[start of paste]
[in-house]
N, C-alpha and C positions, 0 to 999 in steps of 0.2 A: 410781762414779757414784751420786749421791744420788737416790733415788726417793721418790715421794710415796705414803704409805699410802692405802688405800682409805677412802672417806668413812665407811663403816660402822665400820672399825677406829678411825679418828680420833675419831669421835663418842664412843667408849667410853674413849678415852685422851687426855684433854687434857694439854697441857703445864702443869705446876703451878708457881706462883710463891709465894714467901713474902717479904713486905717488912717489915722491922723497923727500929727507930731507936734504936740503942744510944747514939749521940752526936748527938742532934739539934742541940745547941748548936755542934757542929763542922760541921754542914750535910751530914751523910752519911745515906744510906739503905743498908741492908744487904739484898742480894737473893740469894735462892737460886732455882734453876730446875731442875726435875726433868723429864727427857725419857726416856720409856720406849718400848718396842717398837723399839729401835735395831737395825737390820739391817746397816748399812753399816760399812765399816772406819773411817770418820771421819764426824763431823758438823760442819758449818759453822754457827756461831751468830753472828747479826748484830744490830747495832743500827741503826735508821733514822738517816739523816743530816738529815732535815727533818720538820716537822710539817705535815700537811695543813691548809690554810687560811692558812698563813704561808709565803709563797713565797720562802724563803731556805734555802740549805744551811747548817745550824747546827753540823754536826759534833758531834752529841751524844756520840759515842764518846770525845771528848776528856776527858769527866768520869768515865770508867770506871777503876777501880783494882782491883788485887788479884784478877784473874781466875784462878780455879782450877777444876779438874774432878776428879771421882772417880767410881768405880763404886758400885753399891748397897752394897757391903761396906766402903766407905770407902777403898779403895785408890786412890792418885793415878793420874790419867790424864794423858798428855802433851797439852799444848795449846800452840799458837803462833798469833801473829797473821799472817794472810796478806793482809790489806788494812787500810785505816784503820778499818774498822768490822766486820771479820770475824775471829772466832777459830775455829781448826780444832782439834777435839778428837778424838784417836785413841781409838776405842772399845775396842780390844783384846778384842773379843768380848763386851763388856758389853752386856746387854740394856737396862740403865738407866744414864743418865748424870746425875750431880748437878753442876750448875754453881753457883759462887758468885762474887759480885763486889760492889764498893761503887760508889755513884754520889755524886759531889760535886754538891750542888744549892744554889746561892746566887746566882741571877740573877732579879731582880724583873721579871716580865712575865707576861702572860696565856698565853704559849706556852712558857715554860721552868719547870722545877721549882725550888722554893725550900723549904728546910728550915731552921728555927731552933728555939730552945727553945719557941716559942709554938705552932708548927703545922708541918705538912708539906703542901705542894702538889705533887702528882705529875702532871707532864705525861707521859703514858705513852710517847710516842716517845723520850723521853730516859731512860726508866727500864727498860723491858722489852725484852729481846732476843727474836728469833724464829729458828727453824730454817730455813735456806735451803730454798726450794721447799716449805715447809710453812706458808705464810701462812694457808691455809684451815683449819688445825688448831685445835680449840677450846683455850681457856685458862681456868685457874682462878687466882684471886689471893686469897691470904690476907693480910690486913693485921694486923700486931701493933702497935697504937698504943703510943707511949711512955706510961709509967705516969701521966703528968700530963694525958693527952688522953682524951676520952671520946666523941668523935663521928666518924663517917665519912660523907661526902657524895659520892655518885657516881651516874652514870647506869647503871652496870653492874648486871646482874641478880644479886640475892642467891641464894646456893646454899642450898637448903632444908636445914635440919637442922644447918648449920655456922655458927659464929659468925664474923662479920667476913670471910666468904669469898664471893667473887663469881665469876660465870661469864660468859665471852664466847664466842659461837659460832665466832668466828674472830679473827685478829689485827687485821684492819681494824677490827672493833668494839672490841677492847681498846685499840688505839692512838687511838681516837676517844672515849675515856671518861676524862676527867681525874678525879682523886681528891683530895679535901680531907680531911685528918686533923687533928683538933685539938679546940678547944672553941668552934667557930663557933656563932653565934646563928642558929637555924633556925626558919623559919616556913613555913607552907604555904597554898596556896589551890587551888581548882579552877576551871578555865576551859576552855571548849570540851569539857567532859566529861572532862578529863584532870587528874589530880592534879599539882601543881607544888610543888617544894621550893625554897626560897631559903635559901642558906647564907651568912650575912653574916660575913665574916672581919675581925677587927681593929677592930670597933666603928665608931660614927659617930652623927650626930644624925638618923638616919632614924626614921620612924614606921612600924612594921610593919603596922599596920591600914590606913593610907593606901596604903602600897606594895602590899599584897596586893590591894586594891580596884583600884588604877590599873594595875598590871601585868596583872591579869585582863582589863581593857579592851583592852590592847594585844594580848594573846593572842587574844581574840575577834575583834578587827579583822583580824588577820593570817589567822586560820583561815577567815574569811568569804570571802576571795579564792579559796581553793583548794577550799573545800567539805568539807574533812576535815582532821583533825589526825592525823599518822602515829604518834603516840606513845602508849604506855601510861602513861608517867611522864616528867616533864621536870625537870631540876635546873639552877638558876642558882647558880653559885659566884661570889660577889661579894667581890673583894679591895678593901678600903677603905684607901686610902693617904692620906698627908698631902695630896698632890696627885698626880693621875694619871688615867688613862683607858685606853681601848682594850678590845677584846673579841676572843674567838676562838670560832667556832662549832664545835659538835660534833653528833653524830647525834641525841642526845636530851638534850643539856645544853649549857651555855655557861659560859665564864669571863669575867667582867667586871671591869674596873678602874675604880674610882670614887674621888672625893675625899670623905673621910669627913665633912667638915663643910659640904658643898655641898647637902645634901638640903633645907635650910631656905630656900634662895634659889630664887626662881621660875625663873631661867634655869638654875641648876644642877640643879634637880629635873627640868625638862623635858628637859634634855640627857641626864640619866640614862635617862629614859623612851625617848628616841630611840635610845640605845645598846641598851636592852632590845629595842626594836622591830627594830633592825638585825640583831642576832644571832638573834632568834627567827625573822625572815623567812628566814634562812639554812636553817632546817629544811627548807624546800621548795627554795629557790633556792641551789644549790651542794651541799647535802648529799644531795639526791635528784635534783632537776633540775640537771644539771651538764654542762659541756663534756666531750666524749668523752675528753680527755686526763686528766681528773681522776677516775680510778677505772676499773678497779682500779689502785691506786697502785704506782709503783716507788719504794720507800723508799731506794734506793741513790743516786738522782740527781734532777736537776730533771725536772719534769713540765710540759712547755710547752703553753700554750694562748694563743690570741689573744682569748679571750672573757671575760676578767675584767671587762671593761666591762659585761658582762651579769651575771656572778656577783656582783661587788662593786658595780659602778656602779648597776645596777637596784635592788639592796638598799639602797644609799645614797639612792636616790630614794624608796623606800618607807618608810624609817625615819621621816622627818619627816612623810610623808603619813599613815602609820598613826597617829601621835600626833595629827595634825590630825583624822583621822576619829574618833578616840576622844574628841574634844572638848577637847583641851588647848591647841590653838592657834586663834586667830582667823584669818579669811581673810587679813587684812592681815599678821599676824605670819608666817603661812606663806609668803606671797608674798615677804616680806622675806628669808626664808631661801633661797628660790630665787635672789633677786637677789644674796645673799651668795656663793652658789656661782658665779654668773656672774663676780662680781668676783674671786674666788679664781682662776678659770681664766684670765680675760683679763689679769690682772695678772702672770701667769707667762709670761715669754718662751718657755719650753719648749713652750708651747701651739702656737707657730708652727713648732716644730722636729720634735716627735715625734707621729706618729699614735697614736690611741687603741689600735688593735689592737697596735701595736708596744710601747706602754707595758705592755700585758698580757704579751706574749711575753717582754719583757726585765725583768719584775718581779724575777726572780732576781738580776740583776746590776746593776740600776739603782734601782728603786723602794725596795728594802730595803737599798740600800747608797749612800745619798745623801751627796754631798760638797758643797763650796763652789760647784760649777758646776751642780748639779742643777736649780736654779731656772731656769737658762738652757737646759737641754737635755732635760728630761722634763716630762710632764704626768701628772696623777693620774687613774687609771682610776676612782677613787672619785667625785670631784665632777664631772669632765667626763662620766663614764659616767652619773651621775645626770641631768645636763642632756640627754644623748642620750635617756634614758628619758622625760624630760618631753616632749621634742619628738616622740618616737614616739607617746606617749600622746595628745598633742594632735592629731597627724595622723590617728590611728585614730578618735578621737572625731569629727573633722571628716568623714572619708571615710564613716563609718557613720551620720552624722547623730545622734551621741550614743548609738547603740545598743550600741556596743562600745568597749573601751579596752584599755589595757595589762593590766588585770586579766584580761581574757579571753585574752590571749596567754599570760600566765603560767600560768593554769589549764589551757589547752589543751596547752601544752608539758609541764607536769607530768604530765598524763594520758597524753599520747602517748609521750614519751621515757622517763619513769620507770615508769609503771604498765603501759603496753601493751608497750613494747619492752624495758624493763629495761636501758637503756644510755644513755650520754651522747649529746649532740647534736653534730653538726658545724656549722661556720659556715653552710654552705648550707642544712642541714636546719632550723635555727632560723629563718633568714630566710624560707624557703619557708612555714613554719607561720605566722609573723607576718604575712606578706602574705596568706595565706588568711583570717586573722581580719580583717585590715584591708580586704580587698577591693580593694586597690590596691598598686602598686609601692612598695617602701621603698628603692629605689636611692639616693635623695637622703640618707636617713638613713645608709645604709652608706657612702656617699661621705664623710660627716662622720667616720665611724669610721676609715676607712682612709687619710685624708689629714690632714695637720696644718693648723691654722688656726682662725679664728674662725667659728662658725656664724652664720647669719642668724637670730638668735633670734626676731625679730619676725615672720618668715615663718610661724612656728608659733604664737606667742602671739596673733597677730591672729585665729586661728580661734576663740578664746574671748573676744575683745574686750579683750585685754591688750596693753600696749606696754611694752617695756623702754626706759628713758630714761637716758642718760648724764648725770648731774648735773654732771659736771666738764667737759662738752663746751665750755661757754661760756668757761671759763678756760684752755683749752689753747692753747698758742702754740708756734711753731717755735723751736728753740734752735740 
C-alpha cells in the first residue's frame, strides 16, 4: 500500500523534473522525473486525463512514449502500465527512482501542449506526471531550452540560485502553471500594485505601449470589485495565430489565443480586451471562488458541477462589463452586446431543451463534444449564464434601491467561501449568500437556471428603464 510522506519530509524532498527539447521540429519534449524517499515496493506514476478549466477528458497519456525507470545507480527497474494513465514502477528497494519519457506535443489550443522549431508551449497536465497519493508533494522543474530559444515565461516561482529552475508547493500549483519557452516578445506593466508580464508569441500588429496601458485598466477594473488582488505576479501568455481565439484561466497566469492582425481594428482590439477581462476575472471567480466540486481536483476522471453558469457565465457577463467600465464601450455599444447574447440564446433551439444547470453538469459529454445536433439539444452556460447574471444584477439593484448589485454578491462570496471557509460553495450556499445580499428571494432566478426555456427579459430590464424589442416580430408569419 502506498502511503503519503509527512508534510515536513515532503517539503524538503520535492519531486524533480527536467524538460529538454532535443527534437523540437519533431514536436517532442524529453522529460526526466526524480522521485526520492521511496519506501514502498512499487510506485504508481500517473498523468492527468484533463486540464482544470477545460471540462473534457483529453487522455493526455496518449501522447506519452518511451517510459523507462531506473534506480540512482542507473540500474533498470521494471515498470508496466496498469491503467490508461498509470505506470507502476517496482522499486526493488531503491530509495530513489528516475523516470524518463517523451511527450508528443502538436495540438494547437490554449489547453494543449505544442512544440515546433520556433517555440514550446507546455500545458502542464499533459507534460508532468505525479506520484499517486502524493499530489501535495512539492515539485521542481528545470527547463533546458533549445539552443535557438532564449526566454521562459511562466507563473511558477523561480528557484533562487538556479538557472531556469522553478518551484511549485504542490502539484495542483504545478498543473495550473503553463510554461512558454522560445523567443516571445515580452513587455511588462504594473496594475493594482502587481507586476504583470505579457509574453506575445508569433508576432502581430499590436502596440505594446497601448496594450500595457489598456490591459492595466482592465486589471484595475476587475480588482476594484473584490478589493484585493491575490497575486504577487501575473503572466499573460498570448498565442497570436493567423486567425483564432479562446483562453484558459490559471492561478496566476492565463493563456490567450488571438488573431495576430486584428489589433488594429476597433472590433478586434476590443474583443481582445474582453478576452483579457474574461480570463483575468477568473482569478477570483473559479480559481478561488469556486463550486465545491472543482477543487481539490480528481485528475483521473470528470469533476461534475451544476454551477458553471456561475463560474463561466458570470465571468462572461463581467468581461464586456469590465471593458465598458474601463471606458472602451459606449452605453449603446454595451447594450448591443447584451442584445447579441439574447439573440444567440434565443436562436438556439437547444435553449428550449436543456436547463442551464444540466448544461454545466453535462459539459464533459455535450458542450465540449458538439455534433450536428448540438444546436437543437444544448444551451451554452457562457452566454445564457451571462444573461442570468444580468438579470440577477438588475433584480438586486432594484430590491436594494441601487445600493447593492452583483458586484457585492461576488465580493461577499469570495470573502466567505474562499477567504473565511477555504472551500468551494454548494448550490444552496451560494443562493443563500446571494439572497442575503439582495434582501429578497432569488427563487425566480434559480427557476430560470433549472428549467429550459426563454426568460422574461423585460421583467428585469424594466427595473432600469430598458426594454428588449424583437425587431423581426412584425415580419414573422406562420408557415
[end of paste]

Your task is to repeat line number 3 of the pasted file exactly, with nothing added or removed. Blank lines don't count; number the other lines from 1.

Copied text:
C-alpha cells in the first residue's frame, strides 16, 4: 500500500523534473522525473486525463512514449502500465527512482501542449506526471531550452540560485502553471500594485505601449470589485495565430489565443480586451471562488458541477462589463452586446431543451463534444449564464434601491467561501449568500437556471428603464 510522506519530509524532498527539447521540429519534449524517499515496493506514476478549466477528458497519456525507470545507480527497474494513465514502477528497494519519457506535443489550443522549431508551449497536465497519493508533494522543474530559444515565461516561482529552475508547493500549483519557452516578445506593466508580464508569441500588429496601458485598466477594473488582488505576479501568455481565439484561466497566469492582425481594428482590439477581462476575472471567480466540486481536483476522471453558469457565465457577463467600465464601450455599444447574447440564446433551439444547470453538469459529454445536433439539444452556460447574471444584477439593484448589485454578491462570496471557509460553495450556499445580499428571494432566478426555456427579459430590464424589442416580430408569419 502506498502511503503519503509527512508534510515536513515532503517539503524538503520535492519531486524533480527536467524538460529538454532535443527534437523540437519533431514536436517532442524529453522529460526526466526524480522521485526520492521511496519506501514502498512499487510506485504508481500517473498523468492527468484533463486540464482544470477545460471540462473534457483529453487522455493526455496518449501522447506519452518511451517510459523507462531506473534506480540512482542507473540500474533498470521494471515498470508496466496498469491503467490508461498509470505506470507502476517496482522499486526493488531503491530509495530513489528516475523516470524518463517523451511527450508528443502538436495540438494547437490554449489547453494543449505544442512544440515546433520556433517555440514550446507546455500545458502542464499533459507534460508532468505525479506520484499517486502524493499530489501535495512539492515539485521542481528545470527547463533546458533549445539552443535557438532564449526566454521562459511562466507563473511558477523561480528557484533562487538556479538557472531556469522553478518551484511549485504542490502539484495542483504545478498543473495550473503553463510554461512558454522560445523567443516571445515580452513587455511588462504594473496594475493594482502587481507586476504583470505579457509574453506575445508569433508576432502581430499590436502596440505594446497601448496594450500595457489598456490591459492595466482592465486589471484595475476587475480588482476594484473584490478589493484585493491575490497575486504577487501575473503572466499573460498570448498565442497570436493567423486567425483564432479562446483562453484558459490559471492561478496566476492565463493563456490567450488571438488573431495576430486584428489589433488594429476597433472590433478586434476590443474583443481582445474582453478576452483579457474574461480570463483575468477568473482569478477570483473559479480559481478561488469556486463550486465545491472543482477543487481539490480528481485528475483521473470528470469533476461534475451544476454551477458553471456561475463560474463561466458570470465571468462572461463581467468581461464586456469590465471593458465598458474601463471606458472602451459606449452605453449603446454595451447594450448591443447584451442584445447579441439574447439573440444567440434565443436562436438556439437547444435553449428550449436543456436547463442551464444540466448544461454545466453535462459539459464533459455535450458542450465540449458538439455534433450536428448540438444546436437543437444544448444551451451554452457562457452566454445564457451571462444573461442570468444580468438579470440577477438588475433584480438586486432594484430590491436594494441601487445600493447593492452583483458586484457585492461576488465580493461577499469570495470573502466567505474562499477567504473565511477555504472551500468551494454548494448550490444552496451560494443562493443563500446571494439572497442575503439582495434582501429578497432569488427563487425566480434559480427557476430560470433549472428549467429550459426563454426568460422574461423585460421583467428585469424594466427595473432600469430598458426594454428588449424583437425587431423581426412584425415580419414573422406562420408557415